Public Infrastructure for the Public Interest
July 29, 2021
By Sonya Gurwitt
What’s in the bipartisan infrastructure framework
The Roosevelt Rundown features our top stories of the week.
Why Infrastructure Should Be Public
Yesterday, the Senate voted to move forward with the $1 trillion bipartisan infrastructure framework, which includes $550 billion in new federal spending.
The bill still faces several hurdles, but if it passes it will make huge investments in our nation’s roads, bridges, transit, and other physical infrastructure, as well as investments to help cities and states prepare for the worsening impacts of climate change (like droughts, wildfires, and flooding).
It also includes far less infrastructure privatization than congressional negotiators had discussed in recent weeks, a win for people and the planet.
As Roosevelt Chief Economist Joseph Stiglitz warned this week, public-private partnerships and asset recycling as “proposed financing sources for new investment” would be a big step backward.
These measures use public funds for projects controlled by private firms, which ultimately prioritize profit maximization over the good of society and the environment.
“These kinds of proposals represent a misguided reversion to a neoliberal framework that has, for decades, widened economic inequality, prioritized extractive corporate power over people, and hollowed out our public capacity,” he wrote.
Government, on the other hand, can prioritize the public good in ways that the private sector is not designed to.
As Roosevelt’s Suzanne Kahn told Vox’s Emily Stewart, “Of course we want businesses to be responsible . . . [But] private companies don’t, can’t, or won’t plan with the same values that we demand and expect the government to.”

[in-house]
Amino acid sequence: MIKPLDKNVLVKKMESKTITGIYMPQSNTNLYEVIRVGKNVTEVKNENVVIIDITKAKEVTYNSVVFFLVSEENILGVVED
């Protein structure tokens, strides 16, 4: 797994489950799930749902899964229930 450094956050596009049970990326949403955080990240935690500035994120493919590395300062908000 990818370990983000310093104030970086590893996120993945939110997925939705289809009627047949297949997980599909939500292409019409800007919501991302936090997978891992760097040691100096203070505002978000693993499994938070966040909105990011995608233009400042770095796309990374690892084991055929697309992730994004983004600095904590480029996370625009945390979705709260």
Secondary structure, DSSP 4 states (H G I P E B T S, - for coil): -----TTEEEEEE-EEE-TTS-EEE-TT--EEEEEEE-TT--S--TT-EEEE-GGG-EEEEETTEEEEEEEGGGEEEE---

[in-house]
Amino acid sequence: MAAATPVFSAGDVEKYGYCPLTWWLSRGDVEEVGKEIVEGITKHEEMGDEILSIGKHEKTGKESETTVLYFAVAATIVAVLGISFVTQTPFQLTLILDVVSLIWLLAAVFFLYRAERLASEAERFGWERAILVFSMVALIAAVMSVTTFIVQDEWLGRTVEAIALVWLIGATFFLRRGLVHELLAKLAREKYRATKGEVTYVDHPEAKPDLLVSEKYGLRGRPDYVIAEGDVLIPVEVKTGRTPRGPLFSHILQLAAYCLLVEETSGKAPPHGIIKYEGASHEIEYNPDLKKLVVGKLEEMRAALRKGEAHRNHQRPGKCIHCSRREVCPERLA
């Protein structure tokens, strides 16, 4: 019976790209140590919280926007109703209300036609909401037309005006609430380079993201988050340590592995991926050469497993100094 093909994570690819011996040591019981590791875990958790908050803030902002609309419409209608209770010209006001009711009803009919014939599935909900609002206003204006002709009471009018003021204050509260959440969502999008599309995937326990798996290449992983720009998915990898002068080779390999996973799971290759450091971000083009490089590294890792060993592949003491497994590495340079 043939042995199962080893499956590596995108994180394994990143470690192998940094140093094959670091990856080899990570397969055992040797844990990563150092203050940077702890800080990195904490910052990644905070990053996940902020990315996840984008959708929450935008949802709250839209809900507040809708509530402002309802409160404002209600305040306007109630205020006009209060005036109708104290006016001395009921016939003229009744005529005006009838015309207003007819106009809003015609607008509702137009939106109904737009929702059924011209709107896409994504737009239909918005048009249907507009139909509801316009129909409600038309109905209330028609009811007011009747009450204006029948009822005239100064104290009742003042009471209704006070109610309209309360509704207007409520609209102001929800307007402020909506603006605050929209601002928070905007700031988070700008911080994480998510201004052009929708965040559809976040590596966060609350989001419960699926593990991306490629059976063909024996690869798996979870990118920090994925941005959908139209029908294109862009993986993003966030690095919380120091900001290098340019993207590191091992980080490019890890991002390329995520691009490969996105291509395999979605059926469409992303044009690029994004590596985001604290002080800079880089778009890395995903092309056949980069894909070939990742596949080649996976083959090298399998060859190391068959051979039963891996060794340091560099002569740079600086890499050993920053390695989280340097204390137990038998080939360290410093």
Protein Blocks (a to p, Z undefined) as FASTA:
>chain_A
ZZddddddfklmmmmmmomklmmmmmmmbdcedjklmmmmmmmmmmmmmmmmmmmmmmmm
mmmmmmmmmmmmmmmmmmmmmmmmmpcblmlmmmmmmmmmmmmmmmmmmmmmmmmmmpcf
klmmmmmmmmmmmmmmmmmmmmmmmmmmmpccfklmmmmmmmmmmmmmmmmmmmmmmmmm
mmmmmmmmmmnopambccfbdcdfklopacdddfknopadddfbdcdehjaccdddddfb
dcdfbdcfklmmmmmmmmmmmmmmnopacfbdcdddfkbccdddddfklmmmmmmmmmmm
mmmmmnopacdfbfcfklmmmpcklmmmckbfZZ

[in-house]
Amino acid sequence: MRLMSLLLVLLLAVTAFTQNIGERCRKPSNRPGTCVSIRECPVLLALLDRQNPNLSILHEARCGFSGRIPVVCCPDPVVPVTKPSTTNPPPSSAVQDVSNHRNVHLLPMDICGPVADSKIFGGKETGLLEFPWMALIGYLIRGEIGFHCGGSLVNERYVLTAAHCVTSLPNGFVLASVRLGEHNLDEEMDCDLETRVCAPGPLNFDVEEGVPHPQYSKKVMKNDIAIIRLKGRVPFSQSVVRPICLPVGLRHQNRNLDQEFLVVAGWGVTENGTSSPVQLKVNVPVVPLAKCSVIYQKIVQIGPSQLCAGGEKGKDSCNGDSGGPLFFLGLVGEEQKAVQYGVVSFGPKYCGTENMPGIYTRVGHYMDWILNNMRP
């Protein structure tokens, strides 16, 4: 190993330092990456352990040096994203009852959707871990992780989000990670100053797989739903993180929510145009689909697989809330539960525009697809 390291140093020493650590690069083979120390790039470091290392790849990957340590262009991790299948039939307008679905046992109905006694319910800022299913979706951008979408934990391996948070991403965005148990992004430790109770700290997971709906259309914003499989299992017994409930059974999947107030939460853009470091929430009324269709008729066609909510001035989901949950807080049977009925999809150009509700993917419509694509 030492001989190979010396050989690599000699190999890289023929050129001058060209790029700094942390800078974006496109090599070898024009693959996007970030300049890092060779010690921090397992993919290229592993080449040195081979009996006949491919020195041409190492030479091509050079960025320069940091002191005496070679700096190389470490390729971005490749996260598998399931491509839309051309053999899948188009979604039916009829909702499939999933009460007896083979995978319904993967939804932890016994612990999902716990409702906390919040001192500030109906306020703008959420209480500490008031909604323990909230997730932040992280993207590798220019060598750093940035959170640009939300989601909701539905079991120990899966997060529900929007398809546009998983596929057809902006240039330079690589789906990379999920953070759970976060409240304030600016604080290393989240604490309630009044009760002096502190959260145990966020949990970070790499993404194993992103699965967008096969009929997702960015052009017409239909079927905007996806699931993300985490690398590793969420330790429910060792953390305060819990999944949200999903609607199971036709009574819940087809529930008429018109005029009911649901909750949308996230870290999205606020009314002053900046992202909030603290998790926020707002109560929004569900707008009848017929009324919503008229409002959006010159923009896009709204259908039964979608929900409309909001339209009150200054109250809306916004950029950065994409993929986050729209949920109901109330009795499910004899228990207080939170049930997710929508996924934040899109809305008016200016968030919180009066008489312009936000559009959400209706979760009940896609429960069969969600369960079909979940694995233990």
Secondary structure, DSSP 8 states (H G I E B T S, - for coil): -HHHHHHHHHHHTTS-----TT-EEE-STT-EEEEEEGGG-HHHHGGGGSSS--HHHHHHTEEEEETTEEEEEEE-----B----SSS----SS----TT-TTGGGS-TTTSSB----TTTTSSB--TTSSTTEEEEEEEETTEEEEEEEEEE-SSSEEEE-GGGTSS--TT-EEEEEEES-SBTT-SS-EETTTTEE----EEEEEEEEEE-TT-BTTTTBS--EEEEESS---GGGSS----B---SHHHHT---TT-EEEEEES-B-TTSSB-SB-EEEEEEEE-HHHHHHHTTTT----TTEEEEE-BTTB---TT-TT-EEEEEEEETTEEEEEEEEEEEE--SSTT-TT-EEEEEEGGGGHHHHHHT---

Policymakers should keep that in mind as they finalize this legislation and continue working on a much-needed $3.5 trillion reconciliation bill.
Cancel Student Debt
“According to a recent Roosevelt Institute report, canceling student debt ‘would provide more benefits to those with fewer economic resources’ and is key to ‘building the Black middle class,’” Senate Majority Leader Chuck Schumer (D-NY) and Natalia Abrams write in a USA Today opinion piece, which calls for President Biden to cancel $50,000 of student loan debt and extend the pause on student loan payments—currently set to expire on September 30.
Read more in our recent issue brief, “Student Debt Cancellation IS Progressive: Correcting Empirical and Conceptual Errors” by Charlie Eaton, Adam Goldstein, Laura Hamilton, and Frederick Wherry.
What We’re Reading
What It Looks Like to Reconnect Black Communities Torn Apart by Highways – Bloomberg CityLab